- Live Filter: Think Instagram photo filters but baked into the image when you take it. It seems dumb to me as you can’t undo them and in my opinion you’d be better off taking the image and adding the filter after instead.
- AR Stickers: This basically opens Google Playground which is their AR app for putting animated items into the real world.
- Manual: There is also a manual/pro mode where you can manually control ISO, shutter speed, etc. and instead of it being as separate camera mode you choose, it’s a button at the top of the normal camera mode.
- Night Vision: Uses AI and multiple shots of various exposure levels (including long exposure shots) to create a much better lowlight image (check out my Decodr episode on Night Mode and how it actually works here).
Moving on to software, we have Android 10 on here and as with most Motorola phones the experience is pretty close to that of what we now consider stock Android as in there isn’t any UI layer that they have added on top as most other manufacturers do. Because of that, you’ll notice the home screen layout and experience will be the same as say the Pixel experience or most Nokia phones, as well (which all use the same concept).
Personally, this is my preferred way of using Android most of the time and it tends to keep these phones running a bit faster even with less powerful chipsets than if they had that extra software running on top of Android.
Now, I won’t dive too deep into the UI here since you’re probably somewhat familiar with it at this point but let’s touch on some of the more stand out software features that Motorola has added to the device.
One thing I’ve always loved about Motorola phones is that they don’t actually add much. The only thing they usually add is essentially a collection of gestures to help you control the device called Moto Actions.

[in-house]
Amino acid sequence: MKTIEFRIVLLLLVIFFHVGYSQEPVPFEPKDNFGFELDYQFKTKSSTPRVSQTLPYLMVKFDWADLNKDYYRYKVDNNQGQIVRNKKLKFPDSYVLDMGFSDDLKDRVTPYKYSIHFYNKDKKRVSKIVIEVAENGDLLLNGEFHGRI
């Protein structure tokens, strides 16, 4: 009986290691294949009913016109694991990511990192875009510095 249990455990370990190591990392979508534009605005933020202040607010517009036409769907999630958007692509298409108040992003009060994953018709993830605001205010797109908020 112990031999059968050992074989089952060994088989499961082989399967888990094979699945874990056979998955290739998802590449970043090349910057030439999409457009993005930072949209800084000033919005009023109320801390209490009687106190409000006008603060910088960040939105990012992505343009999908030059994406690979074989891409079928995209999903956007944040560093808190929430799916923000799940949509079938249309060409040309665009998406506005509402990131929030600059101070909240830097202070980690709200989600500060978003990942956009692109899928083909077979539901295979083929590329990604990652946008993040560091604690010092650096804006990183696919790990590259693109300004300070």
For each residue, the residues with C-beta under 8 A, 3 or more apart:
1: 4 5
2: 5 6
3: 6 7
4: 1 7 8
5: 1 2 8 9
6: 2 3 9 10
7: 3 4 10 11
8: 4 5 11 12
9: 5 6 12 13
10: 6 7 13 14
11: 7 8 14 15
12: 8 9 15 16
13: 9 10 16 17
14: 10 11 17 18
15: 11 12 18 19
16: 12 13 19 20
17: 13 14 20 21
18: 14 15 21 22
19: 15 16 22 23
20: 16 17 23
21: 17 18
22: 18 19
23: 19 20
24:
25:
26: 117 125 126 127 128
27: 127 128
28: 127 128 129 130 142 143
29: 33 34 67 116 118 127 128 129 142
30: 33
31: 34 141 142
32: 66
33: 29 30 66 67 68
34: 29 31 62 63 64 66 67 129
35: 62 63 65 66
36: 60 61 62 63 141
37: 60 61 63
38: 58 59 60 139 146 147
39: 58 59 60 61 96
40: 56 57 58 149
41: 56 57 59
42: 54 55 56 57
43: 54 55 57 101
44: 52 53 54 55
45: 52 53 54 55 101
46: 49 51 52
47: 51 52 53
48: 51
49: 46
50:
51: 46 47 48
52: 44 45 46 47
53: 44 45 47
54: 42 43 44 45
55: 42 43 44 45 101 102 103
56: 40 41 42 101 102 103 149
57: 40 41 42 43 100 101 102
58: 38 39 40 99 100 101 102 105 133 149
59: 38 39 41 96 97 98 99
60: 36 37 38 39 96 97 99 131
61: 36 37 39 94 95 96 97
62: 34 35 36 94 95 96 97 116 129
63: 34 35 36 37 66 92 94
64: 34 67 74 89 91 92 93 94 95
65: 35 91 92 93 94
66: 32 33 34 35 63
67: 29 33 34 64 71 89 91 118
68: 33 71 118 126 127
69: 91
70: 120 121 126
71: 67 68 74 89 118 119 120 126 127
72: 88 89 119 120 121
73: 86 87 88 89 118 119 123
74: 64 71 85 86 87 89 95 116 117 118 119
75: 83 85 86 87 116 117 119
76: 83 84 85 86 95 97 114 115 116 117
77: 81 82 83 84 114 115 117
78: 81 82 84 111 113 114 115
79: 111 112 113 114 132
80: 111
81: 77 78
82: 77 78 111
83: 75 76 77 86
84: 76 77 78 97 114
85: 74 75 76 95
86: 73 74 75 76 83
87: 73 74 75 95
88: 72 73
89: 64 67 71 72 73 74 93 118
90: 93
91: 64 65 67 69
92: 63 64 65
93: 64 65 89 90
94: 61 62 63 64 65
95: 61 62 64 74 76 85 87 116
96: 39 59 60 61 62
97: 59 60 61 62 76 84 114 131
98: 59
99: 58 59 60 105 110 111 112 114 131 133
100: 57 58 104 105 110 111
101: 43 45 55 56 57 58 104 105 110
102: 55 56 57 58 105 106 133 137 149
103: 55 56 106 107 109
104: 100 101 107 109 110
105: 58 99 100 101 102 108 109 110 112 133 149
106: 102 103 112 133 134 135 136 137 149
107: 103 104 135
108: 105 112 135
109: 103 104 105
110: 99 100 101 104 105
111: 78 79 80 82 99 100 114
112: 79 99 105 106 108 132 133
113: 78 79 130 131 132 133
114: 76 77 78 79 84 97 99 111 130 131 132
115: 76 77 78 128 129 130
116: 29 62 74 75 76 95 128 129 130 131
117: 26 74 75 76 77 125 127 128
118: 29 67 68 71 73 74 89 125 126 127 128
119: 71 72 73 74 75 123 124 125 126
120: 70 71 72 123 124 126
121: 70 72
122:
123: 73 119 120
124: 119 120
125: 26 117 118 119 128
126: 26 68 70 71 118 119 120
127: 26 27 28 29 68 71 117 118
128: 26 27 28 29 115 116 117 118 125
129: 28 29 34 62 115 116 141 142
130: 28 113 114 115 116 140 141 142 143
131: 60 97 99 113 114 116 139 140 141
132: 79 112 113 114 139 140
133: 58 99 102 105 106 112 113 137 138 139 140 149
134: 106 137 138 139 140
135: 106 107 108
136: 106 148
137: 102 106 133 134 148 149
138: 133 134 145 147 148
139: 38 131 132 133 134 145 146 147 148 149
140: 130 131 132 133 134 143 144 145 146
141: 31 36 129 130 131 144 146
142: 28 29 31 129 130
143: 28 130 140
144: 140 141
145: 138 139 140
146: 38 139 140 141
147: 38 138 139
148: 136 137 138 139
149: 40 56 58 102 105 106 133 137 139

We have things like twisting the phone twice to open the camera, making two chopping motions to turn on the flashlight, flip the phone on its screen to enable do not disturb, etc. and these can all be turned on or off in the Moto app on the phone.
Now, beyond this on this phone, in particular, they’ve also added some features because of the stylus that comes up as a small floating bubble on the screen when you remove the stylus.
You can then tap on it to get to the following:
- Screenshot: This lets you take a screenshot of the current screen and you can then immediately annotate on it with the pen and share it.
- Moto Note: Motorola’s note-taking application that allows you to jot down notes on the phone, but the more useful feature here is that you can actually take the stylus out when the screen is off to quickly jot down something on the lock screen and then it’ll save it automatically in Moto Notes.
- Google Keep: And we have a shortcut to Google Keep which is Google’s default note-taking application that accepts a stylus input.
The Moto G Stylus is available starting now for $299 and I’ll leave a link below to the cheapest place I can find it as usual.
Personally, the most interesting thing about this device is that it is one of the few devices under even say $600 that has a built-in stylus. The only other one I can think of from a major brand is the LG Stylo 5 that launched last June but honestly, this is much better specs across the board. The next phone I can think of at a price point above that would be the Note 10 Lite which would have much better specs, of course, but starts at $650 or so over twice the price.
I have a feeling that there are plenty of people out there in the market for a phone for around $300 that have always wanted a built-in stylus but haven’t had many options to do so.
The biggest caveat I would say is that if you don’t need the stylus though, there is probably better phones out there like recently discounted Pixel 3a that’s now also $299 and would give you a much better camera, for example. But as with all tech, there are trade-offs and you would have to decide which feature is more important to you.
There you go guys, let me know in the comments below what you think of this phone and make sure to subscribe for more videos. As always, thanks for watching!